But do not daydream. Police monitor passengers right at the pier and patrol the isles in uniform or plainclothes. For years, I lived near Hong Kong’s coal-fired power station that towers a hilly island, its three chimneys not unlike the character 山 for mountain. The massive infrastructure of the airport, built on the largest island just before the 1997 handover, cuts into the habitat for many flora and fauna, some rare. One island is nicknamed Death Island for its suicides. Another has a prison for 532 men seen to be of medium security risk. More than 260 islands in all, with artificial ones in the making.
A friend gives me the use of her island home. Peace, a principle here. Felt from the sky-facing bed to each tended plant. She has undertaken studies to learn how to maintain peace, her job embraces it, and her person embodies it.
I study the millipede at her windowsill. Each leg. There are less than one thousand.
I study the tan fa, the night-blooming cereus that blossoms one night a year. Tonight. Limp by morning.
How are you, I ask a friend. He points to himself, his body, in reply. Peace gaze, I say of him and his wife. Watching, watchful. She gives me some Hong Kong earth from the village of Pat Heung which she has shaped into a button. It is not easy to dig down deep enough to reach clay, she says. And it may not be legal.
I have no words as I receive this land in my hands. Only love, for her, her husband, their Kowloon home, our evening together, the stories they share, the other ceramics she shows me, the meal he has prepared, complete with whiskey over a block of ice on a hot autumn night. In order to stay with them as long as I can, I leave by taxi. I make the ferry with two minutes to spare.
Hong Kong has to burn down to grow again, says a vocal artist whom I call “sister”: a group of us call each other this. The most present people I have met in my 60 years: in body, in mind.
She and her loved one have made their home on an island, serving exquisite French cuisine at a bay named after a pirate. They test, improvise, source the best ingredients, creating community, song, courage, and humour, not just food.
Black kites circle this bay by evening, like the kāhu (hawk) of Aotearoa New Zealand, like the kites that would fly at my Tai Hang window, circling: the wingspan wider than my desk.
Island homes like families, communities; these spaces with generosity, reciprocity.
One large ground-floor home kept wide open where something beautiful might happen.
A top floor studio also welcomes, with words and trees drawn on walls, and out the window: a bak-lan (white orchid) as tall as the building.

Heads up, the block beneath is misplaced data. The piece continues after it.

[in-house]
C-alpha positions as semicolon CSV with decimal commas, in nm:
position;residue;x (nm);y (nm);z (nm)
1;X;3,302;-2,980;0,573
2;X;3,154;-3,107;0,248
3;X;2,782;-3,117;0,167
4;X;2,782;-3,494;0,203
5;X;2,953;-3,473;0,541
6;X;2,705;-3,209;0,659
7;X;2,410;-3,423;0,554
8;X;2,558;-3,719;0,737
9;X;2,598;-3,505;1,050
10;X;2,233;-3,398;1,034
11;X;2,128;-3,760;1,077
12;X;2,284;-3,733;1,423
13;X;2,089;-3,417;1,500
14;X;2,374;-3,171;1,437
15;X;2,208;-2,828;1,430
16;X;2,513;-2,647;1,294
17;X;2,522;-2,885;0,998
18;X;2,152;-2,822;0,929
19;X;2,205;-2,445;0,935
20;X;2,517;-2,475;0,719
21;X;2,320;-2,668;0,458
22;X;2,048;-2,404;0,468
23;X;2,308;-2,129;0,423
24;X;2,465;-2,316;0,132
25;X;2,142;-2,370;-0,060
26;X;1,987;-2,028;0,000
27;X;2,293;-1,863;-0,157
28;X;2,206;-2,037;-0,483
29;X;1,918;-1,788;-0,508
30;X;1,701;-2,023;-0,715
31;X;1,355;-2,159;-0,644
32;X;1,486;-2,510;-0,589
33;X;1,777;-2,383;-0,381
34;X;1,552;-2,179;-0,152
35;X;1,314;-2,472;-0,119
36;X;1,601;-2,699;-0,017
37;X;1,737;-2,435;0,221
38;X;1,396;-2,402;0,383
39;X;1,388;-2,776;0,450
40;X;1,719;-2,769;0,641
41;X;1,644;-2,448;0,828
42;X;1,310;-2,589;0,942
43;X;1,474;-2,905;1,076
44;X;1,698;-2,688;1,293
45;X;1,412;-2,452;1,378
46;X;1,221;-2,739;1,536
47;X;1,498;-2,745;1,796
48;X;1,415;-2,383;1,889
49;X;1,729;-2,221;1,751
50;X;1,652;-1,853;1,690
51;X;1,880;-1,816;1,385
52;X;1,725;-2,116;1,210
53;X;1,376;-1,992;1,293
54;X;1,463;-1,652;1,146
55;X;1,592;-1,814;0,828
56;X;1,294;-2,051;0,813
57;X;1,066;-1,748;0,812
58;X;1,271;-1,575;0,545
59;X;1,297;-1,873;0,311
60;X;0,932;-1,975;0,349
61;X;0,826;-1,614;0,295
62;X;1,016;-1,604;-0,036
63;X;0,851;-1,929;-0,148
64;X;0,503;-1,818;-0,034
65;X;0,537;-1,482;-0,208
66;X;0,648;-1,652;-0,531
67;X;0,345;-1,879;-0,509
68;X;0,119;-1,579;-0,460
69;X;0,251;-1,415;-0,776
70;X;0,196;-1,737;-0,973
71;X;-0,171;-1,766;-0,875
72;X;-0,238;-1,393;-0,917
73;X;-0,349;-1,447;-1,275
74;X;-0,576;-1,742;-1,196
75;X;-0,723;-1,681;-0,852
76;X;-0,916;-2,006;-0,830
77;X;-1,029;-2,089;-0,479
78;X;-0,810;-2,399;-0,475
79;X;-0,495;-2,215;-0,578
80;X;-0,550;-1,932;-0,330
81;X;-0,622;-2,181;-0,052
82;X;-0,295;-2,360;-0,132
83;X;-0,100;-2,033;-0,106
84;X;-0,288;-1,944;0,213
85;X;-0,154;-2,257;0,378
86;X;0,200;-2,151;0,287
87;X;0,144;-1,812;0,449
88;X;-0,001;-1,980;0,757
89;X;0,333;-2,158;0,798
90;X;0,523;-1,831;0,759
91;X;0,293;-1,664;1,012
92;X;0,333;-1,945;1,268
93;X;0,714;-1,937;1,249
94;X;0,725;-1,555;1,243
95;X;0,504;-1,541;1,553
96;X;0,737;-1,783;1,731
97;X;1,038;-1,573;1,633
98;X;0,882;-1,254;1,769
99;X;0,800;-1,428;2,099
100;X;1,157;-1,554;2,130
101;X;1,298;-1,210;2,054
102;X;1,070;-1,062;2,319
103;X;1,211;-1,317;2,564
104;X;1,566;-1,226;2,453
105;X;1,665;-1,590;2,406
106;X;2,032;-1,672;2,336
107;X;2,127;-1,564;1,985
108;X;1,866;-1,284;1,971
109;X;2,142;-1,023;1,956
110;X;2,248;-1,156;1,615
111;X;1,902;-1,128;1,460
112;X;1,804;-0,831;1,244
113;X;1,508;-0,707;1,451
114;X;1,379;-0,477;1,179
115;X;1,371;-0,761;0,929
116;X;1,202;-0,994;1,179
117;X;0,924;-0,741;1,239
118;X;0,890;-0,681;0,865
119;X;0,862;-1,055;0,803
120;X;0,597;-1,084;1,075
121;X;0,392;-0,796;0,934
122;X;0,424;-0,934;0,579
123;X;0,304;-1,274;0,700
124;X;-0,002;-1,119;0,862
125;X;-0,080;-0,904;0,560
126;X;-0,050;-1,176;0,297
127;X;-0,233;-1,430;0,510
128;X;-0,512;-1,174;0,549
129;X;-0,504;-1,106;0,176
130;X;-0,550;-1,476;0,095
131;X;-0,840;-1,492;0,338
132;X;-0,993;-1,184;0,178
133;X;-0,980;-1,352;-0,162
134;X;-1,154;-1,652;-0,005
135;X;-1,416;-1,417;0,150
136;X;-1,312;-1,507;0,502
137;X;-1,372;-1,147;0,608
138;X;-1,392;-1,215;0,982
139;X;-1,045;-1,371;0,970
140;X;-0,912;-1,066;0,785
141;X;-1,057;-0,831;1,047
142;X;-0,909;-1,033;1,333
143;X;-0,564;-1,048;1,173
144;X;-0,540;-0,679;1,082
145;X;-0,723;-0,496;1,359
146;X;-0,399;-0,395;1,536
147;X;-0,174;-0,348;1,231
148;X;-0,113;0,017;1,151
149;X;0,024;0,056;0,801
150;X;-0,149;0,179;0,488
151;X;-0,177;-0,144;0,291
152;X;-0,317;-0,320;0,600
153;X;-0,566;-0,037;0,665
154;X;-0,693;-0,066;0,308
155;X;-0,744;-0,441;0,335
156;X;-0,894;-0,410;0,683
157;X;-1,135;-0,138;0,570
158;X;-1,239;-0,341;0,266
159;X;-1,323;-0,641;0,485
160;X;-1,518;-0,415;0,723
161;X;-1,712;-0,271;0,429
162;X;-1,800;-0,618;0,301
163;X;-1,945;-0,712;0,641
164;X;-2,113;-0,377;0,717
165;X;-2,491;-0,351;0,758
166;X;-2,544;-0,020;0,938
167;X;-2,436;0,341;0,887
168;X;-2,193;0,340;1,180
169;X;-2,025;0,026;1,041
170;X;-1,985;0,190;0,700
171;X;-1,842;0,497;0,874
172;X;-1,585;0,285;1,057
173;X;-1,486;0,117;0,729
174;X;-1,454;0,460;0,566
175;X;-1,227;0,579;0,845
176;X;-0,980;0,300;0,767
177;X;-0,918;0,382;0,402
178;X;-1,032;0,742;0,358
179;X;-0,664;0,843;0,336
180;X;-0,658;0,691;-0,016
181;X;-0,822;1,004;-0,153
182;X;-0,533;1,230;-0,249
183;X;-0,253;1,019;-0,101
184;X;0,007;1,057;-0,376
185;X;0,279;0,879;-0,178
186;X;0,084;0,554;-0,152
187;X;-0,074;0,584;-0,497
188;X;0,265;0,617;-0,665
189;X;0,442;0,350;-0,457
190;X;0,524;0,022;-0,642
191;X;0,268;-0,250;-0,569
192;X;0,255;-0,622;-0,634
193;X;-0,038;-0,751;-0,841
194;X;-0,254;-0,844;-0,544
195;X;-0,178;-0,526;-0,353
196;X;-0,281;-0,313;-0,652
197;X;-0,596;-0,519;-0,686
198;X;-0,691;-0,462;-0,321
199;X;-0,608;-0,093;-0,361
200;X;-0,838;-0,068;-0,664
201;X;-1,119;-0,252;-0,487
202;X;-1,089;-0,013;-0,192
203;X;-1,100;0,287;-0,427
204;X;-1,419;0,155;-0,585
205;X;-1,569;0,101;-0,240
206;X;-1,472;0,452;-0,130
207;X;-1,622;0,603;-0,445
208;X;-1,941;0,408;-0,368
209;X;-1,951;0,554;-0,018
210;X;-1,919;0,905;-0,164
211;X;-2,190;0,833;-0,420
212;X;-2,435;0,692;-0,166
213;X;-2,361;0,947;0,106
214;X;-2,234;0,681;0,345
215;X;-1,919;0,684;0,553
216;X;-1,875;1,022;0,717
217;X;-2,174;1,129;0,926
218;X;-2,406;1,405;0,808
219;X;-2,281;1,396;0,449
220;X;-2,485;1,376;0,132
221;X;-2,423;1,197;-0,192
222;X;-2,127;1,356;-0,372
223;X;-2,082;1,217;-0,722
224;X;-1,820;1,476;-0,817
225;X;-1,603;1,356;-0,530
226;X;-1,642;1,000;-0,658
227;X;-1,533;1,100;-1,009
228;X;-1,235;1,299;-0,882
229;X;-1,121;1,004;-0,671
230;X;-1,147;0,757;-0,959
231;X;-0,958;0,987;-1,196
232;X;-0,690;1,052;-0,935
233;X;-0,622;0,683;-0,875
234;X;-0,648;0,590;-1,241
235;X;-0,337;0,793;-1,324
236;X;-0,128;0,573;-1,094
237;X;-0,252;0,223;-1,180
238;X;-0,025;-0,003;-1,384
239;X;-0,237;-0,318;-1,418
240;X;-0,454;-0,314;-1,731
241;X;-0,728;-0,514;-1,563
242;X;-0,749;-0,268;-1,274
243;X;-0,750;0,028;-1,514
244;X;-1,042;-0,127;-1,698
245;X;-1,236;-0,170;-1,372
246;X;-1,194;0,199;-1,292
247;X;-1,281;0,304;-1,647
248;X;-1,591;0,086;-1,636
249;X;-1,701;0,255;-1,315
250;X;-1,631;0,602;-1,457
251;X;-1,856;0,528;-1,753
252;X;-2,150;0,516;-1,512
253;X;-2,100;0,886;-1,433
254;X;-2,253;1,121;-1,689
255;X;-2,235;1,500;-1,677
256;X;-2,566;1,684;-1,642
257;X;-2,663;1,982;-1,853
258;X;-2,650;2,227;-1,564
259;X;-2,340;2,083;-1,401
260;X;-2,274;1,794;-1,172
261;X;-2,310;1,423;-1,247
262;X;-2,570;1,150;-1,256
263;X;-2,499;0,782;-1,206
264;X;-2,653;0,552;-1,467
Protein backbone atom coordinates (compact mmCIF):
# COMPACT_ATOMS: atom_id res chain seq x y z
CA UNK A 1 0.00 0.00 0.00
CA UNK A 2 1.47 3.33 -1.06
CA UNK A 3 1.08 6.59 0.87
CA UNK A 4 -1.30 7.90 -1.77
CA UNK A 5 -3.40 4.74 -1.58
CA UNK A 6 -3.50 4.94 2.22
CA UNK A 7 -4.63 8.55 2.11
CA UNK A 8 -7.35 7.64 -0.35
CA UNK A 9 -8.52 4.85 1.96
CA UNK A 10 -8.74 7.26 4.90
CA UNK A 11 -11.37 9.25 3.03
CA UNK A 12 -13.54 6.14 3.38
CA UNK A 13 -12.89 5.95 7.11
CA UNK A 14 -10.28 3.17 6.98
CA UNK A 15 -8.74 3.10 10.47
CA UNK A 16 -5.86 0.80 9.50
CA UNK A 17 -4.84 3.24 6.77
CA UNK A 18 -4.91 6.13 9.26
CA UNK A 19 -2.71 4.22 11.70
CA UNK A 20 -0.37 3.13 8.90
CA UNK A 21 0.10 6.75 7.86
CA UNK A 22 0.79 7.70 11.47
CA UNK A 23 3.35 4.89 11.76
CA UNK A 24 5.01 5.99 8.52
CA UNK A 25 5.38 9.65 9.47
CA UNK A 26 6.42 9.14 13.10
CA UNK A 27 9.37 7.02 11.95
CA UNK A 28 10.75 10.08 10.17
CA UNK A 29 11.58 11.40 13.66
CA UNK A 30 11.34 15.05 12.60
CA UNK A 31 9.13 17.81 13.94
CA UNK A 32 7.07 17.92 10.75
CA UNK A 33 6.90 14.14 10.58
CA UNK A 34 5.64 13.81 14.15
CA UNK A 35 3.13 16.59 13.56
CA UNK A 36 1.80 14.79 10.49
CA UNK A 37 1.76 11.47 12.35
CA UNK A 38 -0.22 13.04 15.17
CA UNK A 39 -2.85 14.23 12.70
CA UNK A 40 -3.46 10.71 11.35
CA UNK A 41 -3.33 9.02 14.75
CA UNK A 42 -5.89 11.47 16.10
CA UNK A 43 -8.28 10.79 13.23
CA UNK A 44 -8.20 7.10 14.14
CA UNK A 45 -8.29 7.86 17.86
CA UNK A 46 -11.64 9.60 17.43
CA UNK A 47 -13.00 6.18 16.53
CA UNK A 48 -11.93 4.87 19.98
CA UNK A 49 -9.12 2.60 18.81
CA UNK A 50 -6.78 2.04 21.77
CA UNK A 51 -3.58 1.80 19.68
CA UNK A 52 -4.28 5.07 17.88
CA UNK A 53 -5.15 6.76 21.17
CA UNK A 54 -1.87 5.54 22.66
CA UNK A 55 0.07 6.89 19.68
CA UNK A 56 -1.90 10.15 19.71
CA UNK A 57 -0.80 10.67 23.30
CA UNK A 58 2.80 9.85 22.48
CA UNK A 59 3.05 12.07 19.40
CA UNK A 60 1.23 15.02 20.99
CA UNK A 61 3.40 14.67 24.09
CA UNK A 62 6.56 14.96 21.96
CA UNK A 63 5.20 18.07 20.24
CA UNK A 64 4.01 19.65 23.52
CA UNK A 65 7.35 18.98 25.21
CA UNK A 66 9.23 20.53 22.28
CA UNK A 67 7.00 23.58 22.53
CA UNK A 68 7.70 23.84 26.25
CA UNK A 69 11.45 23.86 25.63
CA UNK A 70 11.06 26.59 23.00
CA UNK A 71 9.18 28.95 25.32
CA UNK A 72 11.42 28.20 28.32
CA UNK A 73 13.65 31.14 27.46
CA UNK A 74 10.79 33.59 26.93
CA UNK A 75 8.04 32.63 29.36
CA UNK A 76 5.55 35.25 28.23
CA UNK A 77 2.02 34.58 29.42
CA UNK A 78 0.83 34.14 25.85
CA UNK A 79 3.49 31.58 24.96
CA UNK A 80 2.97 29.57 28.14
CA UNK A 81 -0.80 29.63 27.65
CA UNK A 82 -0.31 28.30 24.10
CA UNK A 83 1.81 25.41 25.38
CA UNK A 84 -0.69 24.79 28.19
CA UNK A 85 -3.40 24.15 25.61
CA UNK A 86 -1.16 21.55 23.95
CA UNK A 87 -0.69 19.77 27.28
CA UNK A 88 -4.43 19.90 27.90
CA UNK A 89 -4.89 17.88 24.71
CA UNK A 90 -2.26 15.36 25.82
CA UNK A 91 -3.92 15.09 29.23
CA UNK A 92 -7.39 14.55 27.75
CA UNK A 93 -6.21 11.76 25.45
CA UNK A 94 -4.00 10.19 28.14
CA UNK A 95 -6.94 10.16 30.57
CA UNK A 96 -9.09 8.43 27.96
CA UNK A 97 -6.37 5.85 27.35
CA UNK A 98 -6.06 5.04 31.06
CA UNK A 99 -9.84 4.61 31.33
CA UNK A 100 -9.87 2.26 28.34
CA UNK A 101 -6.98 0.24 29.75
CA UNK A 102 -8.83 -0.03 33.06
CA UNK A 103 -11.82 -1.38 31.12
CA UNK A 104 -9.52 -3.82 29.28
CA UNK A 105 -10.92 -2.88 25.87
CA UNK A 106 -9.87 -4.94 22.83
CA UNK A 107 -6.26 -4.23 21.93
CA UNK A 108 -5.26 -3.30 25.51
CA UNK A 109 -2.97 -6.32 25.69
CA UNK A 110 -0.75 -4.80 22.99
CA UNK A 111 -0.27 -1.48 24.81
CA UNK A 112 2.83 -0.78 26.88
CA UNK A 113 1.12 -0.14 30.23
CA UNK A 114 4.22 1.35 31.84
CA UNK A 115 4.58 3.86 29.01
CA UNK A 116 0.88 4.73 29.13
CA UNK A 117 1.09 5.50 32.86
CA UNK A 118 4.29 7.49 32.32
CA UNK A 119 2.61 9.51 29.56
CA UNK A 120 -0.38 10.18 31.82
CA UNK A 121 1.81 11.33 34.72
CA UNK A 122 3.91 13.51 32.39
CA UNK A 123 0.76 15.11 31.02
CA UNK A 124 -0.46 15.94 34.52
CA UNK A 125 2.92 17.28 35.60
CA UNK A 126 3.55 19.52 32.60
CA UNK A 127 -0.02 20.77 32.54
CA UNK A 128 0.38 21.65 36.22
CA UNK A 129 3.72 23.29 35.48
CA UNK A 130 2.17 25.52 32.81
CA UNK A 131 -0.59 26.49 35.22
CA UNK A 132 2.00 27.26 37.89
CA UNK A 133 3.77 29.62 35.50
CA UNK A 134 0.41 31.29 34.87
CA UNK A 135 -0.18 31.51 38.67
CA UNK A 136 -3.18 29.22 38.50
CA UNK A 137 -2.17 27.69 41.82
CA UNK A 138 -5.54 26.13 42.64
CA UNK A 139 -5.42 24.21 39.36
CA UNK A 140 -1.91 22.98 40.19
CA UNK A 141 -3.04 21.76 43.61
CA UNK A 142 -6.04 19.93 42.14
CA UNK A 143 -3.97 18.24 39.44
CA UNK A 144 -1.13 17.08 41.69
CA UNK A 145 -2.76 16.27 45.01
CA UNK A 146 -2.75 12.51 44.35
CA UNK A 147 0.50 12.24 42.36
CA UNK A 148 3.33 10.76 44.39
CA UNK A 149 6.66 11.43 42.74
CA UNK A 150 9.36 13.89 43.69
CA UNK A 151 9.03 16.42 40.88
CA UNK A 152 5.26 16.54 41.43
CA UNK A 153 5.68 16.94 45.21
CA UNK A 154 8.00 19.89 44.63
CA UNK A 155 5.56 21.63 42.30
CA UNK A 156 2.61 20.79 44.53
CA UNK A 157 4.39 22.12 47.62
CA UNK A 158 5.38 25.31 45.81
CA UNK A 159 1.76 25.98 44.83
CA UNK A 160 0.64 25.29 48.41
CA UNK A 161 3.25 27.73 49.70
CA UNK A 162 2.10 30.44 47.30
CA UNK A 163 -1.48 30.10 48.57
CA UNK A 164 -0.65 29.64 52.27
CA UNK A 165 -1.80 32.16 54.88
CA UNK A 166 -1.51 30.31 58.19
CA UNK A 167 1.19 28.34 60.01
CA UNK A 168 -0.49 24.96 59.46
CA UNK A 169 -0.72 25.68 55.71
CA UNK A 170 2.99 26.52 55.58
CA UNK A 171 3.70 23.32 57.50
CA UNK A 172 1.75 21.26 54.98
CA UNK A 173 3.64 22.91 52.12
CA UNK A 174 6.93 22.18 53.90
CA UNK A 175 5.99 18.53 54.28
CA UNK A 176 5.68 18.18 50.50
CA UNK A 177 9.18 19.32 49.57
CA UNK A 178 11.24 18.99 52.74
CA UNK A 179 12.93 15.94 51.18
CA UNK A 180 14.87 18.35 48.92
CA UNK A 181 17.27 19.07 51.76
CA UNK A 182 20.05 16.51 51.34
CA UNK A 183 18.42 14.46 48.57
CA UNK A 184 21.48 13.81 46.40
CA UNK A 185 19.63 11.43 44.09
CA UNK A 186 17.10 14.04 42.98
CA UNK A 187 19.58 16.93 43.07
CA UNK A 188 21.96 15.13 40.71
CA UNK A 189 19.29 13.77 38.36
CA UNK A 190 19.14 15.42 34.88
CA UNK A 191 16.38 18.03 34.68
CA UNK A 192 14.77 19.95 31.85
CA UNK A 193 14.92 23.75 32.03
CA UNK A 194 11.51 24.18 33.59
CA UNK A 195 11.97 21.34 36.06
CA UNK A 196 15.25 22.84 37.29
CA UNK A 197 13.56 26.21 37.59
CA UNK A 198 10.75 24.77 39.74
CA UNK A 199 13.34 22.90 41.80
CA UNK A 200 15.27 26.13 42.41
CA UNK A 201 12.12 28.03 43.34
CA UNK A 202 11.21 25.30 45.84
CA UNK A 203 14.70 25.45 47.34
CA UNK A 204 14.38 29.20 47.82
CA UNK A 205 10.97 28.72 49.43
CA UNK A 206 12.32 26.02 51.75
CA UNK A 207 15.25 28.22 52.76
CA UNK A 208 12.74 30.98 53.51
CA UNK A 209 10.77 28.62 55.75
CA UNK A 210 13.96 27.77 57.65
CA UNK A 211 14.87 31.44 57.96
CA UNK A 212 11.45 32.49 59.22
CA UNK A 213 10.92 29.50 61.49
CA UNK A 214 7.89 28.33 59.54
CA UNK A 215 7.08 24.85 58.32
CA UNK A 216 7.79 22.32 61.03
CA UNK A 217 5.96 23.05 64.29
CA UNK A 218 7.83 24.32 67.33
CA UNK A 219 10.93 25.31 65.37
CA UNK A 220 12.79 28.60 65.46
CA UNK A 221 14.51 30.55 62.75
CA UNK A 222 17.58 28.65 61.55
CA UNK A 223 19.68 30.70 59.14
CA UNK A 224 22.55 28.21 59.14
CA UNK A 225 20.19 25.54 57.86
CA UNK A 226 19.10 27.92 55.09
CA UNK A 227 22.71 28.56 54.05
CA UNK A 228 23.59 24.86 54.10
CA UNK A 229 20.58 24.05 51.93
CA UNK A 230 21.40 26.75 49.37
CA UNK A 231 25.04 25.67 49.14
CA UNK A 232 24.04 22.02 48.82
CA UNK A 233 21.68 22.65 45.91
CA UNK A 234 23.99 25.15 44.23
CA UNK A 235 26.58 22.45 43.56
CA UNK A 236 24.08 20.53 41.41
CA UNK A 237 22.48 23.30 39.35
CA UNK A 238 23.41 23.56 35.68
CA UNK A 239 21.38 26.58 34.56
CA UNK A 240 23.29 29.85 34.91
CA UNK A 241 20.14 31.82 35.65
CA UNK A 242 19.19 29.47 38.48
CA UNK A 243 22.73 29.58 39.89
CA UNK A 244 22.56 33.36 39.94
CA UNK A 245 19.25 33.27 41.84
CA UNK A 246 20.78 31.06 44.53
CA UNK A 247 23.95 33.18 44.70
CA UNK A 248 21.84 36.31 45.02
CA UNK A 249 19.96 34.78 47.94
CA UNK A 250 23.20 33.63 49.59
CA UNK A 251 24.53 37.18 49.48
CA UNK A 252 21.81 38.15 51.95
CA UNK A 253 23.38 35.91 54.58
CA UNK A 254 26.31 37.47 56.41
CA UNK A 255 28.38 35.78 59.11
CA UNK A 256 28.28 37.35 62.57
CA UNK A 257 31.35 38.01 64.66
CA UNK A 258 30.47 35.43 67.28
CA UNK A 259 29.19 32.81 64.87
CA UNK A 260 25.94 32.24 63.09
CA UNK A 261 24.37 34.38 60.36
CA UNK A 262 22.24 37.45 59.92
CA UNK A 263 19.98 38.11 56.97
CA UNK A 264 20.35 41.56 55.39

Another home has its kitchen on the rooftop; sea, mountain, and horizon part of our foodscape.
I step out onto a broad terrace, a white-tiled expanse, facing, almost embracing, the power station.
My Hong Kong-born godson, suddenly in his twenties, tells me he is content in his relationship, and when I ask how he and his partner met, he says she was the only one at a party who looked genuine.
A large round table. I sit with former colleagues over 21 dishes of dim sum and hear about their lives. One is training to be a mindfulness coach. One recalls a peace retreat that she and I joined one weekend. One tells me about the “one leaf, one world” meditation.
When I walk to the Tai Hang neighbourhood, I pass the Office for Safeguarding National Security. Housed in what was once a four-star hotel, it overlooks Victoria Park and flies China’s national flag. Dark cars out front. My whole body cannot breathe.
And I cannot find the congee shop. At first. Now half its size, and no longer sited at the corner that I checked and double-checked. Never mind. The mother of the family hugs me, and my heart, my body, is at peace again.
Walking Hong Kong, among its throngs, I recall Wanderlust. Solnit quotes Charles Baudelaire. “Multitude, solitude: identical terms, and interchangeable by the active and fertile poet. The man who is unable to people his solitude is equally unable to be alone in a bustling crowd.”3
Most friends have joined the yellow movement for basic rights, and many will stay in their hometown. Of all the countries where people are emigrating, most go to the UK, applying for a special five-year visa, or using their British National Overseas (BNO) passport. I am told that one in five people in Manchester is from Hong Kong. My BNO-carrying ex-husband and his new family will also start again in the UK as soon as they can, but will wait until his elderly mother passes away. His father died at 103.
Another friend cares for her 100-year-old mother at home. She also treats herself, says that she once had blood in her urine, but after two weeks of talking kindly to herself, and walking in the park, she was healed. She says I can try talking, walking, and also cupping my hand and tapping each lung, hard, 36 times a day, to heal my chronic cough. She gives me citrus peel, another friend Takabb pills from Thailand, and a third Nin Jiom herbal lozenges from Hong Kong. Love in these acts.